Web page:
× Digital News Videos Africa Health & Science Opinion Columnists Education Lifestyle Cartoons Moi Cabinets Arts & Culture Gender Planet Action Podcasts E-Paper Tributes Lifestyle & Entertainment Nairobian Entertainment Eve Woman TV Stations KTN Home KTN News BTV KTN Farmers TV Radio Stations Radio Maisha Spice FM Vybez Radio Enterprise VAS E-Learning Digger Classified Jobs Games Crosswords Sudoku The Standard Group Corporate Contact Us Rate Card Vacancies DCX O.M Portal Corporate Email RMS


Leaders should steer clear of politics at funerals

By Editorial | Feb 17th 2021 | 2 min read

Funerals in Kenya have been turned into forums for political rhetoric. It is hard to ascertain the exact point at which this happened, but the truth is that politicians flock to funerals for purely selfish reasons.

Condoling with the bereaved families is usually the least of their concerns as they jostle to sell their political wares and attack opponents, real or imagined.

At times, such rhetoric has gone out of hand and resulted in physical fights that have often disrupted burial ceremonies.

The latest such case was the altercation between MPs Simba Arati and Sylvanus Osoro that resulted in a fight between the two leaders during the burial ceremony of the father of Kisii Deputy Governor Joash Maangi early this month.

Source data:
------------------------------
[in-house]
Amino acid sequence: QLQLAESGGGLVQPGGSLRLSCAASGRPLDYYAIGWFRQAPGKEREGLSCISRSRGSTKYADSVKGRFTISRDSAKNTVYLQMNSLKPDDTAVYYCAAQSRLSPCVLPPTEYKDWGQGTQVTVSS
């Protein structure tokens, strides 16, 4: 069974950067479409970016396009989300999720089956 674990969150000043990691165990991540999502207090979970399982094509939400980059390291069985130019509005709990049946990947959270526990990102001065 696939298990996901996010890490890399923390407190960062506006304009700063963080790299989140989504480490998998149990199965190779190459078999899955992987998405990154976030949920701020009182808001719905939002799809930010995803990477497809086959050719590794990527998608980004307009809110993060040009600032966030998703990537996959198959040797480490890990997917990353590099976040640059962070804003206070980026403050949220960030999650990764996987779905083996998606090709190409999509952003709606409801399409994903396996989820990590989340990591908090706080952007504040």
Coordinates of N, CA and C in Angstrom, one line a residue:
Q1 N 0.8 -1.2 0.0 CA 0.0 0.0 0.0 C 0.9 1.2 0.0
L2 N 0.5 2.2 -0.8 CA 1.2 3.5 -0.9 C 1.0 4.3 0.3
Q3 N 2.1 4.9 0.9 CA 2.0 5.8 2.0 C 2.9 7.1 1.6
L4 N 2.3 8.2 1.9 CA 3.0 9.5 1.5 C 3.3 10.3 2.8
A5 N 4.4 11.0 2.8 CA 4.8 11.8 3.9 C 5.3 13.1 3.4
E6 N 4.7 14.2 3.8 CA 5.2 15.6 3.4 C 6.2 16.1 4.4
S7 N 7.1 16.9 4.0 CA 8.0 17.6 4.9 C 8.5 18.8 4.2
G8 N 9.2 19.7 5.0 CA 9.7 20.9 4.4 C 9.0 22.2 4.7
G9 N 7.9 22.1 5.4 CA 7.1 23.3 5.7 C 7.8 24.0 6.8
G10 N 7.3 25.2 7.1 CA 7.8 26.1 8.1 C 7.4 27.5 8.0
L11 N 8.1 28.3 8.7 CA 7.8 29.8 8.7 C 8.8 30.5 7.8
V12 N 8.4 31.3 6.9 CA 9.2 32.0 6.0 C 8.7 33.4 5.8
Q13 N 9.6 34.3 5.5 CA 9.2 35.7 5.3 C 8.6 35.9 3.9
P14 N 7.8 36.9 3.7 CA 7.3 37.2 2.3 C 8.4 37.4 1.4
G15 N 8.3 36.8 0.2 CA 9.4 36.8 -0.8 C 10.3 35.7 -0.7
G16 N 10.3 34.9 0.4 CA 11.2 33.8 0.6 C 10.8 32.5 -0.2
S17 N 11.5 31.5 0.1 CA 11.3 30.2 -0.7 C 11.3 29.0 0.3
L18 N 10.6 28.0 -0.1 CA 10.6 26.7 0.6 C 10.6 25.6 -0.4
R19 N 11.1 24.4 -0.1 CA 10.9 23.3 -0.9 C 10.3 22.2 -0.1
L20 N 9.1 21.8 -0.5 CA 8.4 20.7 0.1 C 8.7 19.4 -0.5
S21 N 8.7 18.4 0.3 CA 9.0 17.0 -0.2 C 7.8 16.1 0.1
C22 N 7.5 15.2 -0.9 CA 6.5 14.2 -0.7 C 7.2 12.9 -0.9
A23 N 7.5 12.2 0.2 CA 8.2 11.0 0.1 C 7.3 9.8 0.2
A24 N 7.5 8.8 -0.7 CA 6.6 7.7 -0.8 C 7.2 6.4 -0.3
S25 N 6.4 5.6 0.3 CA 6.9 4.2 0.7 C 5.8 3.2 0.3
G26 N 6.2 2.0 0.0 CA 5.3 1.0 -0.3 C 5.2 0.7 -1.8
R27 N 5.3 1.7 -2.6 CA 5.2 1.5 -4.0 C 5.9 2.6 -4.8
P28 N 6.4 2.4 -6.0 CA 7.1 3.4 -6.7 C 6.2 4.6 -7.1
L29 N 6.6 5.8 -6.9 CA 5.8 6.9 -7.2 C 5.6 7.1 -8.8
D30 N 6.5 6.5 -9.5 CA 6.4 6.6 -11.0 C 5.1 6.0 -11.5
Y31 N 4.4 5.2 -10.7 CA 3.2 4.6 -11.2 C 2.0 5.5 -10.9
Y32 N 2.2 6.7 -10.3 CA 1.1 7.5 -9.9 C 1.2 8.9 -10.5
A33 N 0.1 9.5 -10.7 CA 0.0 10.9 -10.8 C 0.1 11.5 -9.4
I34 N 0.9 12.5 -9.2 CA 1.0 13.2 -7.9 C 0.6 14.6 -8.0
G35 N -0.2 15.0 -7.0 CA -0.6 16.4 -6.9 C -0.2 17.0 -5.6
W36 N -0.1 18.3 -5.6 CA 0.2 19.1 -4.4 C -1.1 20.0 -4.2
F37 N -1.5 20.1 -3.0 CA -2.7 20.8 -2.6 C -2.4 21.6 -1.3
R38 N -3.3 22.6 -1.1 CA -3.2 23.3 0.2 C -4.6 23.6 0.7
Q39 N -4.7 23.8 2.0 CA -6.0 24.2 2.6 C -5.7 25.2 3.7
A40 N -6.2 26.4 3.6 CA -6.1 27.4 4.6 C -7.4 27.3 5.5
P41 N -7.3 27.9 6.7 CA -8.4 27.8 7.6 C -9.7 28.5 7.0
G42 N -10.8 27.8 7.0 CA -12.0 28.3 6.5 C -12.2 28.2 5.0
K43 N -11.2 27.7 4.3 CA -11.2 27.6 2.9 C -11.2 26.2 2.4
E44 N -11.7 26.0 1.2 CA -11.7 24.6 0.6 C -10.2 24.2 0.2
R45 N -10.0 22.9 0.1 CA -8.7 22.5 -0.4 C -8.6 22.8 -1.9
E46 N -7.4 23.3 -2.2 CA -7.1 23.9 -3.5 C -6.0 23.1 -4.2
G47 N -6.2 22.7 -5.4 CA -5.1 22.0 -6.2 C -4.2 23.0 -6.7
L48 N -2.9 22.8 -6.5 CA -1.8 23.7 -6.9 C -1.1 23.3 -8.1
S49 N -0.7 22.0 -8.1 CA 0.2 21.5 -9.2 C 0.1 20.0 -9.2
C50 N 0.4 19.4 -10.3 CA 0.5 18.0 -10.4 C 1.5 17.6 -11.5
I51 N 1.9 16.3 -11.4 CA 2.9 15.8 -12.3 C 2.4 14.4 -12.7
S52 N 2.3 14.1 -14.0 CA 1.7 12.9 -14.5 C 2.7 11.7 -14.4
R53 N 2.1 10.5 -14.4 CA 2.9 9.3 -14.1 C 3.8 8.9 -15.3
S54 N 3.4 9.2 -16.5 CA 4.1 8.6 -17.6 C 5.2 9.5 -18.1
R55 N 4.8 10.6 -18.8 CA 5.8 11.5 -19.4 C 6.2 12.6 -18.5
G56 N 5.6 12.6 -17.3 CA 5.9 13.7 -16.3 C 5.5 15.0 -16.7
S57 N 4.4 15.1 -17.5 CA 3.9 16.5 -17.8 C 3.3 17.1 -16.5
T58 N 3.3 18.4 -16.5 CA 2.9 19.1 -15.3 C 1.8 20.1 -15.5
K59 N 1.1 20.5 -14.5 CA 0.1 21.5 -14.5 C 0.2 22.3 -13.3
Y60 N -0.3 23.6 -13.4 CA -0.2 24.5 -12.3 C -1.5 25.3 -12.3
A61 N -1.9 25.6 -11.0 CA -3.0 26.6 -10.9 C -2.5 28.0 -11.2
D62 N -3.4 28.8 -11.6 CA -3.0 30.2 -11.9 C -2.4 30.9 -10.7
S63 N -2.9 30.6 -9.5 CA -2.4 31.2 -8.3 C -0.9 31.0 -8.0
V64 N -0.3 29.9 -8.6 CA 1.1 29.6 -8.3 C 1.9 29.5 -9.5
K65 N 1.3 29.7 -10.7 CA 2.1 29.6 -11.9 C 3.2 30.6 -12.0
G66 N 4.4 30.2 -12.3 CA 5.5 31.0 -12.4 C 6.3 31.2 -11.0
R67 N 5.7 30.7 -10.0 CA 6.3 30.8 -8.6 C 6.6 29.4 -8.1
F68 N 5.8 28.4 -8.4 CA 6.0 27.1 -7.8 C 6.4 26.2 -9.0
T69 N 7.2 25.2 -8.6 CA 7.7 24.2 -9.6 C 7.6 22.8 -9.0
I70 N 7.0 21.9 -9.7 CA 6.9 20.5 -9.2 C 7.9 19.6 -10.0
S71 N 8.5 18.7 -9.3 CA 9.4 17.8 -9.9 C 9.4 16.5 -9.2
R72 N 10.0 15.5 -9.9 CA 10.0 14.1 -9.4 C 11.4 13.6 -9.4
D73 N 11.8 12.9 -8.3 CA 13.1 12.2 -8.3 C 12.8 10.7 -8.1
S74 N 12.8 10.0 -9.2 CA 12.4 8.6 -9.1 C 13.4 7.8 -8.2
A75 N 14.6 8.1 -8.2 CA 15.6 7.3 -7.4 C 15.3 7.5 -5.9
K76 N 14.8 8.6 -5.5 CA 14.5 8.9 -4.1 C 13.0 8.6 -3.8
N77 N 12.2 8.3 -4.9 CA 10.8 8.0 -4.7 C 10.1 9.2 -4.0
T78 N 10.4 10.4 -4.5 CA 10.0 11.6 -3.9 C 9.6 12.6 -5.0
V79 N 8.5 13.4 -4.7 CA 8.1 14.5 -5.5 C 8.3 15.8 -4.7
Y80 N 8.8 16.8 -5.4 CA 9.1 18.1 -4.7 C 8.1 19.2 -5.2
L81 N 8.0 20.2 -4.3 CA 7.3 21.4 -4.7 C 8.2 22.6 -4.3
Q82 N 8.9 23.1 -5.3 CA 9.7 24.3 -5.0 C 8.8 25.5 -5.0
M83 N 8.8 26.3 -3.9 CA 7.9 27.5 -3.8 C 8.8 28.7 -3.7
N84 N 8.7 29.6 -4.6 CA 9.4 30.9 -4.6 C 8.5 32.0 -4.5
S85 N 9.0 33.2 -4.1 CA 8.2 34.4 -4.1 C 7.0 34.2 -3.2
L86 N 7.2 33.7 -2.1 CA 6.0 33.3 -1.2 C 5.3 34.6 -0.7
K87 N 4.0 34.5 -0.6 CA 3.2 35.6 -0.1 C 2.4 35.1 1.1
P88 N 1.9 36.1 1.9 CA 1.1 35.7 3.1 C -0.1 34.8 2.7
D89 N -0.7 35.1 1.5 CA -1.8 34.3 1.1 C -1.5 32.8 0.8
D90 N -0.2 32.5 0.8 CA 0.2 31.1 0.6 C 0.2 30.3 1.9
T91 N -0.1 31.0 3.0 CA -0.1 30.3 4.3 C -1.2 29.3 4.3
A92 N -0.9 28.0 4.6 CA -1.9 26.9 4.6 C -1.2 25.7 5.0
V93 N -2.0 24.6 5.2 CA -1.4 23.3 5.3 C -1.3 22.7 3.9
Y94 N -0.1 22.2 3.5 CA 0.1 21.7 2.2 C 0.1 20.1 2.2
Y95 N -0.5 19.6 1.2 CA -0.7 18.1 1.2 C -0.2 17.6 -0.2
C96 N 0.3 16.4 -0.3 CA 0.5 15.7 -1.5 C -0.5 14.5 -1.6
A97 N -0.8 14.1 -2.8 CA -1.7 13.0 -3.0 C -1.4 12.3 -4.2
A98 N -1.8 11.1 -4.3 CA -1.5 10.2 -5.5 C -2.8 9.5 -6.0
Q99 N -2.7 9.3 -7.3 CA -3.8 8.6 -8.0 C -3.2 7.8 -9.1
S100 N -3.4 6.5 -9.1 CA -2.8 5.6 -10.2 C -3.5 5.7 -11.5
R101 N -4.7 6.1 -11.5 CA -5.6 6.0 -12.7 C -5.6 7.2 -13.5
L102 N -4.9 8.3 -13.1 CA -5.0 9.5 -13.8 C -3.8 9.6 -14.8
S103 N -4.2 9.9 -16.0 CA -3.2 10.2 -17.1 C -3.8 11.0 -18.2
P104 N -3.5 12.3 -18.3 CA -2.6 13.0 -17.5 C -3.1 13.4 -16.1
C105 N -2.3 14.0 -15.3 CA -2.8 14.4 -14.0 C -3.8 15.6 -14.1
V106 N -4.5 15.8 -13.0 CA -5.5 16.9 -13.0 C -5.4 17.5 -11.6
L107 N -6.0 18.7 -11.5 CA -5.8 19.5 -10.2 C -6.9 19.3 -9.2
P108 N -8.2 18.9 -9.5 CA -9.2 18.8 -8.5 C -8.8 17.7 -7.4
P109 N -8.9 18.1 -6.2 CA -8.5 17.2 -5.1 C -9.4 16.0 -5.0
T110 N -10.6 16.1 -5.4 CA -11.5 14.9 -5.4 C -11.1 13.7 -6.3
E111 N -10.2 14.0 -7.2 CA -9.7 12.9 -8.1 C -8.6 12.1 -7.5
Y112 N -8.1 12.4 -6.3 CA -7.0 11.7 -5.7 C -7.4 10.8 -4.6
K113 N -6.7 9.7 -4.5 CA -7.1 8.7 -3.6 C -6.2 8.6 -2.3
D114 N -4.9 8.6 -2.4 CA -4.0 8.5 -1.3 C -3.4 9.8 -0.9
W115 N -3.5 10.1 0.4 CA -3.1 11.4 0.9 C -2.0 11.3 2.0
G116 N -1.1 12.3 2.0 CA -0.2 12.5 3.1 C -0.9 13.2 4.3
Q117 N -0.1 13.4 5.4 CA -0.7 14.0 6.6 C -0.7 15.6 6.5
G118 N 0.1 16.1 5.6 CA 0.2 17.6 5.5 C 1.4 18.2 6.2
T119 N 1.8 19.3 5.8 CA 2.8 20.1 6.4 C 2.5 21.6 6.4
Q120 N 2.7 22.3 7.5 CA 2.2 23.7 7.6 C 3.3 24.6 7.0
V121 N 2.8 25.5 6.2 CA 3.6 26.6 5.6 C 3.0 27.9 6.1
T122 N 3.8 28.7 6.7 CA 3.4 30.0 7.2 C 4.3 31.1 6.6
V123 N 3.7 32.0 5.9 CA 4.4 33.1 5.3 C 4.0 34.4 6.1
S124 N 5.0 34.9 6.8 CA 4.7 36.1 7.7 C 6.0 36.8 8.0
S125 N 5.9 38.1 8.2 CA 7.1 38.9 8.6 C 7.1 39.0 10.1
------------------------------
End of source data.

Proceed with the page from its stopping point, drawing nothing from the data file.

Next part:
Unfortunately, this is just one of the many such ignominious incidences that demonstrate how low our leaders are ready to sink.Ideally, politics and funerals are mutually exclusive. Funerals are sombre occasions from which politics must be divorced.

Funerals provide the last chance that the living have with their departed relatives, and must be kept solemn as the occasion demands. However, in their mindless pursuit of personal aggrandisement, many elected and prospective leaders choose to turn funerals into political podiums.

Disrespect for the dead and insensitivity to the sorrow of grieving families are unacceptable. They go against our cultural and religious beliefs that we hold dear.

In a welcome shift from the uncouth behaviour, Monday’s burial of Simon Nyachae, a former Cabinet Minister who also served in other capacities went on without any disturbances.

Speakers who included President Uhuru Kenyatta, Deputy President William Ruto and opposition leader Raila Odinga avoided politics. Going forward, it should be that way. 

Share this story
Prepare well for hearing of Kenya-Somalia border case
Somalia had protested Kenya's bid to have the hearing postponed for the fourth time.
When Njonjo almost resigned over coffee smugglers
Known as the era of black gold, it began in 1976 when Ugandan farmers decided to sell their coffee in the private market.